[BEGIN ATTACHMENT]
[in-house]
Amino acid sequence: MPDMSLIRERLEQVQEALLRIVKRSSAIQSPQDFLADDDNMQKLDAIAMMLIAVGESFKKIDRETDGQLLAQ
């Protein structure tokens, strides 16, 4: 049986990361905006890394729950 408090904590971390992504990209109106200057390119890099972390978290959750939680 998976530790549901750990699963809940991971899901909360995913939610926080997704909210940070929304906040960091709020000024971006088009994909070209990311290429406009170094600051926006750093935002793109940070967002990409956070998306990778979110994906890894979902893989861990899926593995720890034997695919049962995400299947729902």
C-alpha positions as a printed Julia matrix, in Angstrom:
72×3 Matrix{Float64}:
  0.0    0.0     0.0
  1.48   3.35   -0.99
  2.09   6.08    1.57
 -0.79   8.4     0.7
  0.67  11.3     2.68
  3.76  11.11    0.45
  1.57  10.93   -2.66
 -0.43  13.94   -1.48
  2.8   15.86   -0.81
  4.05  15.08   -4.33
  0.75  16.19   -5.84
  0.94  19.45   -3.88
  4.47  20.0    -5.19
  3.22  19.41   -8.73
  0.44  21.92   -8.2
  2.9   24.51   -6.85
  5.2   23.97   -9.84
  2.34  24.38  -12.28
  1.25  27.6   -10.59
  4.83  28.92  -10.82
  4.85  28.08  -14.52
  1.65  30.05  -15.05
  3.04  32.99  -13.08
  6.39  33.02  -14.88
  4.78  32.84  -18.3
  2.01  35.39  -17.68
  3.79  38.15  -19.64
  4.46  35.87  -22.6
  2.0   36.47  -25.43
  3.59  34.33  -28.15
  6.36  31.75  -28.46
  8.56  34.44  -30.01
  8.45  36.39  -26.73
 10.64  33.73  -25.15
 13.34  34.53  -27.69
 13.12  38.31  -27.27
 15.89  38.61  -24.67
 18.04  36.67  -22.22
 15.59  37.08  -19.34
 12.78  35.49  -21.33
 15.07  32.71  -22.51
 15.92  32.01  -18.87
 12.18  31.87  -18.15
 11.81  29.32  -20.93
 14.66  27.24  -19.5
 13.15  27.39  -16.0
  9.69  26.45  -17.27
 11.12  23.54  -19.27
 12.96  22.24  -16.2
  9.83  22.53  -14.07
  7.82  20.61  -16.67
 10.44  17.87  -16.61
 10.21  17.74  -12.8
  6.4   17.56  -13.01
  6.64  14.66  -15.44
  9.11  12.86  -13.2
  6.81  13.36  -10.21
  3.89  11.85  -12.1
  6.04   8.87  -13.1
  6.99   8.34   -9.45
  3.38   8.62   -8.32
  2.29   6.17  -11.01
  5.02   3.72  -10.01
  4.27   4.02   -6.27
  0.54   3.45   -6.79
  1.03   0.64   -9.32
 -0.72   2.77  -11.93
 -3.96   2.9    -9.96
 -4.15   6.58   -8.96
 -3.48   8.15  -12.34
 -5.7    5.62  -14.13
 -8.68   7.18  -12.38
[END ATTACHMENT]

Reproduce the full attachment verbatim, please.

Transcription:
[in-house]
Amino acid sequence: MPDMSLIRERLEQVQEALLRIVKRSSAIQSPQDFLADDDNMQKLDAIAMMLIAVGESFKKIDRETDGQLLAQ
């Protein structure tokens, strides 16, 4: 049986990361905006890394729950 408090904590971390992504990209109106200057390119890099972390978290959750939680 998976530790549901750990699963809940991971899901909360995913939610926080997704909210940070929304906040960091709020000024971006088009994909070209990311290429406009170094600051926006750093935002793109940070967002990409956070998306990778979110994906890894979902893989861990899926593995720890034997695919049962995400299947729902």
C-alpha positions as a printed Julia matrix, in Angstrom:
72×3 Matrix{Float64}:
  0.0    0.0     0.0
  1.48   3.35   -0.99
  2.09   6.08    1.57
 -0.79   8.4     0.7
  0.67  11.3     2.68
  3.76  11.11    0.45
  1.57  10.93   -2.66
 -0.43  13.94   -1.48
  2.8   15.86   -0.81
  4.05  15.08   -4.33
  0.75  16.19   -5.84
  0.94  19.45   -3.88
  4.47  20.0    -5.19
  3.22  19.41   -8.73
  0.44  21.92   -8.2
  2.9   24.51   -6.85
  5.2   23.97   -9.84
  2.34  24.38  -12.28
  1.25  27.6   -10.59
  4.83  28.92  -10.82
  4.85  28.08  -14.52
  1.65  30.05  -15.05
  3.04  32.99  -13.08
  6.39  33.02  -14.88
  4.78  32.84  -18.3
  2.01  35.39  -17.68
  3.79  38.15  -19.64
  4.46  35.87  -22.6
  2.0   36.47  -25.43
  3.59  34.33  -28.15
  6.36  31.75  -28.46
  8.56  34.44  -30.01
  8.45  36.39  -26.73
 10.64  33.73  -25.15
 13.34  34.53  -27.69
 13.12  38.31  -27.27
 15.89  38.61  -24.67
 18.04  36.67  -22.22
 15.59  37.08  -19.34
 12.78  35.49  -21.33
 15.07  32.71  -22.51
 15.92  32.01  -18.87
 12.18  31.87  -18.15
 11.81  29.32  -20.93
 14.66  27.24  -19.5
 13.15  27.39  -16.0
  9.69  26.45  -17.27
 11.12  23.54  -19.27
 12.96  22.24  -16.2
  9.83  22.53  -14.07
  7.82  20.61  -16.67
 10.44  17.87  -16.61
 10.21  17.74  -12.8
  6.4   17.56  -13.01
  6.64  14.66  -15.44
  9.11  12.86  -13.2
  6.81  13.36  -10.21
  3.89  11.85  -12.1
  6.04   8.87  -13.1
  6.99   8.34   -9.45
  3.38   8.62   -8.32
  2.29   6.17  -11.01
  5.02   3.72  -10.01
  4.27   4.02   -6.27
  0.54   3.45   -6.79
  1.03   0.64   -9.32
 -0.72   2.77  -11.93
 -3.96   2.9    -9.96
 -4.15   6.58   -8.96
 -3.48   8.15  -12.34
 -5.7    5.62  -14.13
 -8.68   7.18  -12.38